Peepshow is a good album but has the unfortunate problem of being the Banshees' most dated sounding album. It screams late 1980's production, whether it's the way the drums were mixed or some of the sorely dated keyboard sounds, namely the quivery electric piano in the song 'Scarecrow' or the pre-programmed percussive sounds in 'Ornaments of Gold'. Peepshow was the first Banshees album released after I first got into the band in 1987 and I purchased it on the day of release in 1988. I already had the 'Peek-A-Boo' 12" single because I really liked the band, though I just didn't like this song at all. Try as I might, I just thought it was a terrible hodgepodge which had no sort of hook to it. All these years later, it's one of the band's few songs that makes me cringe. 'The Killing Jar' was released as the second single and was much better, though still fairly mediocre. The song received no promotion in the U.S. and Geffen did not provide the music video to MTV for promotion. I just saw the 12" single new in the shops one day and bought it. The single remix of the song was a vast improvement, and the 12" mix is nice as well. The album version is more subtle. 'Scarecrow' was my favorite song at the time and I still like it, though perhaps not as much. I thought it had a great hook at the chorus. But the song that has been a long time standout is the eerie 'Carousel', with its keyboard and vocal based structure before Budgie comes in to give it a strong finale. 'Burn Up' is nothing you would have ever expected from the Banshees. It's a Country song with a hoe-down stomp and harmonica. I really liked it at the time but it's not aged so well.

Peepshow didn't seem to have much in the way of potential singles on it, though one that comes close is the pleasantly adequate 'Ornaments of Gold'. 'Turn to Stone' is a song that I never liked and I still can't tolerate it. 'Rawhead and Bloodybones' is like a very brief twisted fairy tale built around some bizarre circus-like keyboard sounds. 'The Last Beat of My Heart' is a very pleasant ballad with little more than a very sweet vocal performance and some delicate drumming and keyboards steadily intensifying until the song ends. It's a very nice song but I can understand why if failed as a single. The album highlight is by far the epic 'Rhapsody'. It starts very soft and subtle and builds to an explosive climax. Siouxsie hits some startling operatic highs in this, the album's masterpiece.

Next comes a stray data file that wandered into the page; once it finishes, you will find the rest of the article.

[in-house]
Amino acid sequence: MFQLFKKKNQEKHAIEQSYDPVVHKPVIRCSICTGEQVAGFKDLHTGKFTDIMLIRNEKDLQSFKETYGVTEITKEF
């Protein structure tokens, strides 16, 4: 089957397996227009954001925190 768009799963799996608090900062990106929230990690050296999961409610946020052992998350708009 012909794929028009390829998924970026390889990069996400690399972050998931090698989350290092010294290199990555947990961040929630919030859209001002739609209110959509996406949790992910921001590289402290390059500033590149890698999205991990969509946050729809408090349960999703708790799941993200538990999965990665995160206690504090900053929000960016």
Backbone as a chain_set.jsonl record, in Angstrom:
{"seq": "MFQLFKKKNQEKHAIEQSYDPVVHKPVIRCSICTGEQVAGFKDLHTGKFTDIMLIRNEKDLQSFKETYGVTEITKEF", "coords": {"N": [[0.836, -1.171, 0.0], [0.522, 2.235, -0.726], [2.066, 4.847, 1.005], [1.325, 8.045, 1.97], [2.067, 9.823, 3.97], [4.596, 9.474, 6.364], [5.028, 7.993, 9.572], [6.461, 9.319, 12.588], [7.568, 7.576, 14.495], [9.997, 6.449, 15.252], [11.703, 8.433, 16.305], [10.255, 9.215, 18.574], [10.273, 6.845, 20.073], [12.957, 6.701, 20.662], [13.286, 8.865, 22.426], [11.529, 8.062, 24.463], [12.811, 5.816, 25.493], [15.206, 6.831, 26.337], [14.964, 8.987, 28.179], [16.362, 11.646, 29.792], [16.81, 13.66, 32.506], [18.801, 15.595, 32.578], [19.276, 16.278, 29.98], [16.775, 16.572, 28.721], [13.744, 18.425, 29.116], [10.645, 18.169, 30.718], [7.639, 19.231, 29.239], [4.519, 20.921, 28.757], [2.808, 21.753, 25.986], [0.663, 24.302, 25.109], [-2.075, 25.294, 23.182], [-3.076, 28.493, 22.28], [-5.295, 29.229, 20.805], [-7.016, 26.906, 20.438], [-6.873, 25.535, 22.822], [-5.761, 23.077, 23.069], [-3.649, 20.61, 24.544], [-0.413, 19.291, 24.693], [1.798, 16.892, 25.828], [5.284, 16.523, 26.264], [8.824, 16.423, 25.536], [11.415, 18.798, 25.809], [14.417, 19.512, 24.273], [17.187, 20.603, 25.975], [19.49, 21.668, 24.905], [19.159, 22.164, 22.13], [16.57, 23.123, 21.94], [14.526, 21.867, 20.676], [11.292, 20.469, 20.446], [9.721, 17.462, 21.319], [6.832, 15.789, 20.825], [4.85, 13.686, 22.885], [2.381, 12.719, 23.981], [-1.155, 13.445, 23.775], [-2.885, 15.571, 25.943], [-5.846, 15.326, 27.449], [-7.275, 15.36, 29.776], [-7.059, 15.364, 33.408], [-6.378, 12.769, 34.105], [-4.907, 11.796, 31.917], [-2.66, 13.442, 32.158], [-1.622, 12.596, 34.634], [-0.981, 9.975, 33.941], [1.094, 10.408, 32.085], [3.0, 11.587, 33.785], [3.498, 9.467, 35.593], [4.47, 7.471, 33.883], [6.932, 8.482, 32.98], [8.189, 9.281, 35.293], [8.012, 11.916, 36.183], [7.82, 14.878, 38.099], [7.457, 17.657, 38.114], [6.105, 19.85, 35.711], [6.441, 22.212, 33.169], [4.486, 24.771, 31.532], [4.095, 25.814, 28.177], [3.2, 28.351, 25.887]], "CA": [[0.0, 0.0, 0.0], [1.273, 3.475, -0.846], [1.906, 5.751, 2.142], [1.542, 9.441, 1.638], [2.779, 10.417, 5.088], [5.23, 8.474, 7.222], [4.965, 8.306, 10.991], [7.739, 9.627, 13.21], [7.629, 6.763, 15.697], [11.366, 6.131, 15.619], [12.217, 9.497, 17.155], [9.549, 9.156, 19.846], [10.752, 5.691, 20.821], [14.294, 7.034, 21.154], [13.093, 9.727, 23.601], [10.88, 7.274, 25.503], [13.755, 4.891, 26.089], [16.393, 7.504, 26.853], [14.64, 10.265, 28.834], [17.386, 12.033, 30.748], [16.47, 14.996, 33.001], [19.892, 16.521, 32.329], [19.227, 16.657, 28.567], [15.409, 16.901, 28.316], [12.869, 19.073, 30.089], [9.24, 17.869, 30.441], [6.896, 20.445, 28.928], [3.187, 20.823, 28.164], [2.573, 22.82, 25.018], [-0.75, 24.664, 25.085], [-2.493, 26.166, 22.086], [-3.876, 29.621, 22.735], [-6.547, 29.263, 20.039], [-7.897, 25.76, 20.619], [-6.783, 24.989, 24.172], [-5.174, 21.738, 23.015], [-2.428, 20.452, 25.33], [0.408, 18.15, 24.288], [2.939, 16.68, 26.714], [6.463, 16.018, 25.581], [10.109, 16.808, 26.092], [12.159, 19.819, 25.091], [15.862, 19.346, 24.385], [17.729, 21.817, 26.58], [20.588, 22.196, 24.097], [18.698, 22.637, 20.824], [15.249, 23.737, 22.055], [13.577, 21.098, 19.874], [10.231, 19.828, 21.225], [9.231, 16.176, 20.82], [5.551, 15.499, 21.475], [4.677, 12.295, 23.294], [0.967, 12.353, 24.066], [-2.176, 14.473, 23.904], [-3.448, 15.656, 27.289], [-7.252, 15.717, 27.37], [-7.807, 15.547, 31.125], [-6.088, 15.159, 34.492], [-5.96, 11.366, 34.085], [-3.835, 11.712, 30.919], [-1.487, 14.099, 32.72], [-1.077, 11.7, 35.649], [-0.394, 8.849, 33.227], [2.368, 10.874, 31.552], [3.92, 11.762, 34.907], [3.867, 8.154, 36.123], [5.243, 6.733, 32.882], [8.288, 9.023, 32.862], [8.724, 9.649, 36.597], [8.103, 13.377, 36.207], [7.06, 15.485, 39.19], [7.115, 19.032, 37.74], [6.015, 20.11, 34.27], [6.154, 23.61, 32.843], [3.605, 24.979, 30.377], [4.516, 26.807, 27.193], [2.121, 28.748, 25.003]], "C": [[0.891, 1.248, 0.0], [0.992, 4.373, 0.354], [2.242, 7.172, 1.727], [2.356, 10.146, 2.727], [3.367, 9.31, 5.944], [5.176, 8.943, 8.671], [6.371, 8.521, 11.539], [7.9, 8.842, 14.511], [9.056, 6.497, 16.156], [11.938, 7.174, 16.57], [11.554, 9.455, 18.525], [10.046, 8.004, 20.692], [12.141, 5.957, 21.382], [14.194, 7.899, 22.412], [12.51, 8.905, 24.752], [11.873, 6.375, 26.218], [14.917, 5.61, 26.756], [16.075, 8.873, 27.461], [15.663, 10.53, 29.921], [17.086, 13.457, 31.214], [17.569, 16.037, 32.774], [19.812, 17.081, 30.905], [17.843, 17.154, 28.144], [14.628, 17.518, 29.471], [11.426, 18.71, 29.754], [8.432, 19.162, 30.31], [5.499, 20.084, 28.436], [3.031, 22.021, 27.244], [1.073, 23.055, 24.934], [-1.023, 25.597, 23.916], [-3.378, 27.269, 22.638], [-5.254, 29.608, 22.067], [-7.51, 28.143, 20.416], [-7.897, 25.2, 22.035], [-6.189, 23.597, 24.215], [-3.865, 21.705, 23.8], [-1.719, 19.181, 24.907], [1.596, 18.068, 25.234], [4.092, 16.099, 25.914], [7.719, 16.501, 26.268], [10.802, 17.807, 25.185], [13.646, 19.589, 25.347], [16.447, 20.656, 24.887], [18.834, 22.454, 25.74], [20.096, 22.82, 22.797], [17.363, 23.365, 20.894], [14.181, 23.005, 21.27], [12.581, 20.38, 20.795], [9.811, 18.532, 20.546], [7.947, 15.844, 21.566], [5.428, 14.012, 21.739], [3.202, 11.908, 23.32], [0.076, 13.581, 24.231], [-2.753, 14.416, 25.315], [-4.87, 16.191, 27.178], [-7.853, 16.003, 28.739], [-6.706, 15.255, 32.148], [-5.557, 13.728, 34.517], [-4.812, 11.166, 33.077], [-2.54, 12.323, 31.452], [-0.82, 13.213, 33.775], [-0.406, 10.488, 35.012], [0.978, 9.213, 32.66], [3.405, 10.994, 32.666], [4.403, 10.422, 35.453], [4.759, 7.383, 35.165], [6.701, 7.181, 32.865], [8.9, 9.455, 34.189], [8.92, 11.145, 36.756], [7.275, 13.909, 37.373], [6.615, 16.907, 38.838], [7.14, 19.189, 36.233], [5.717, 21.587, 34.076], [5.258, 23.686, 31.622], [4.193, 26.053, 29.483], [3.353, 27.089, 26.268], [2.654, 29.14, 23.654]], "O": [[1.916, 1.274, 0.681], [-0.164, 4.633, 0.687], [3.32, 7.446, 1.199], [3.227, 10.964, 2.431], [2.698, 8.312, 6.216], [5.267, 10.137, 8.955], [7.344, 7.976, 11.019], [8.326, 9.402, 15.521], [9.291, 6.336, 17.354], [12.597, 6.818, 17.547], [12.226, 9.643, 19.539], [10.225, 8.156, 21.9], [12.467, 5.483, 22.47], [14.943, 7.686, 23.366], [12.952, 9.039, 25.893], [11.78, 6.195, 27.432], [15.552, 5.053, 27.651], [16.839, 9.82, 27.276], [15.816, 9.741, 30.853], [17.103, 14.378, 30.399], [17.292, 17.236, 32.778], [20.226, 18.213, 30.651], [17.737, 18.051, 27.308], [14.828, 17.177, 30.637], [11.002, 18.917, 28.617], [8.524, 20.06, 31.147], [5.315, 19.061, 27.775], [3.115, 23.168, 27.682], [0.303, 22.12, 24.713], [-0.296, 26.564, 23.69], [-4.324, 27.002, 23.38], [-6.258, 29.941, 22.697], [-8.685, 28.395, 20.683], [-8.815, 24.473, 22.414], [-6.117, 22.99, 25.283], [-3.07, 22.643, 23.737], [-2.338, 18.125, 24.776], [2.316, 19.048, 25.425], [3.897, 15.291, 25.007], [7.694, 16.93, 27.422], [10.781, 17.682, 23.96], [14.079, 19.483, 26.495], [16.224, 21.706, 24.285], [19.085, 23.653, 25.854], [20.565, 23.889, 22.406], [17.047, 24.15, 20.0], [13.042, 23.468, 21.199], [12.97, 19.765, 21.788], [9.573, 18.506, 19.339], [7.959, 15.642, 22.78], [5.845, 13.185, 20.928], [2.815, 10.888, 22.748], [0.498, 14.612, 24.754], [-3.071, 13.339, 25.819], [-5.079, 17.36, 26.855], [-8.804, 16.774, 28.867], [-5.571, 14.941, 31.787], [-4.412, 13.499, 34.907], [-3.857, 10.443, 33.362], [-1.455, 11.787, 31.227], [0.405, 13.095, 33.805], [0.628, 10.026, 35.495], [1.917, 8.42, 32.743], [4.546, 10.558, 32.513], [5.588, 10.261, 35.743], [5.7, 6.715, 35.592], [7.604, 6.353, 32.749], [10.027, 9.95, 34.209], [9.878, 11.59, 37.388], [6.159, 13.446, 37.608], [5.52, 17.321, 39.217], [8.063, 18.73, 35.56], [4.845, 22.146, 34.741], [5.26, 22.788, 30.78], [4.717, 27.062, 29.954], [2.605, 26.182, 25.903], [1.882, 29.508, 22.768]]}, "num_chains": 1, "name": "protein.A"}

So while Peepshow is still a good album with some essential tracks, it has not stood the test to time all that well and is in my personal bottom tier of Banshees albums. The band does not return until 1991 with their album Superstition; an album that a lot of fans think has dated poorly, though I don't think quite as much as Peepshow.
0Comment| 4 people found this helpful. Was this review helpful to you? Report abuse
on 2 November 2014
I Love this album and mostly impressed with the reissue, but there is a glitch on the disc in the transition between tracks 8 and 9 – SATB official has acknowledged the error and says they will repress disc to ship in a month... Will Amazon replace those already shipped? Will find out...
22 Comments| 6 people found this helpful. Was this review helpful to you? Report abuse
on 17 January 2002
This is the album that converted me to S&TB many years ago. I loved the sinister thread running through the tracks, particularly "Carousel" & "Rhapsody". If you are already a fan of Siouxsie, this album may be a little too commercial for your tastes. Then again, it shows a smooth move towards the slinkier side of their music. Personally, I love it and find it very atmospheric - and it was good enough to make me go and buy their previous albums too!
11 Comment| 19 people found this helpful. Was this review helpful to you? Report abuse
on 7 November 2014
Kiss the person who remasted this for me - this is a brilliant re-working of this album. An absolute must! I love it!
22 Comments| 2 people found this helpful. Was this review helpful to you? Report abuse
on 2 March 2015
I loved all the Banshees remasters. When I found out years ago that they couldn't get funding to remaster the last 4 albums I was crushed. So when somehow it really happened, nothing could have stopped me from getting them. As hoped, this is an immaculate conception of music. Few albums in my opinion have ever come remotely close to the power and imagery of Peepshow, nor do I think many ever will. This should be in every person's music collection, period. For me personally, if an album had ever been touched by the divine, this one is it. I can rest easy now that I finally have what I would suspect is the definitive version of said album. Thank you S&TB for touching my soul with your work. You will always be remembered fondly.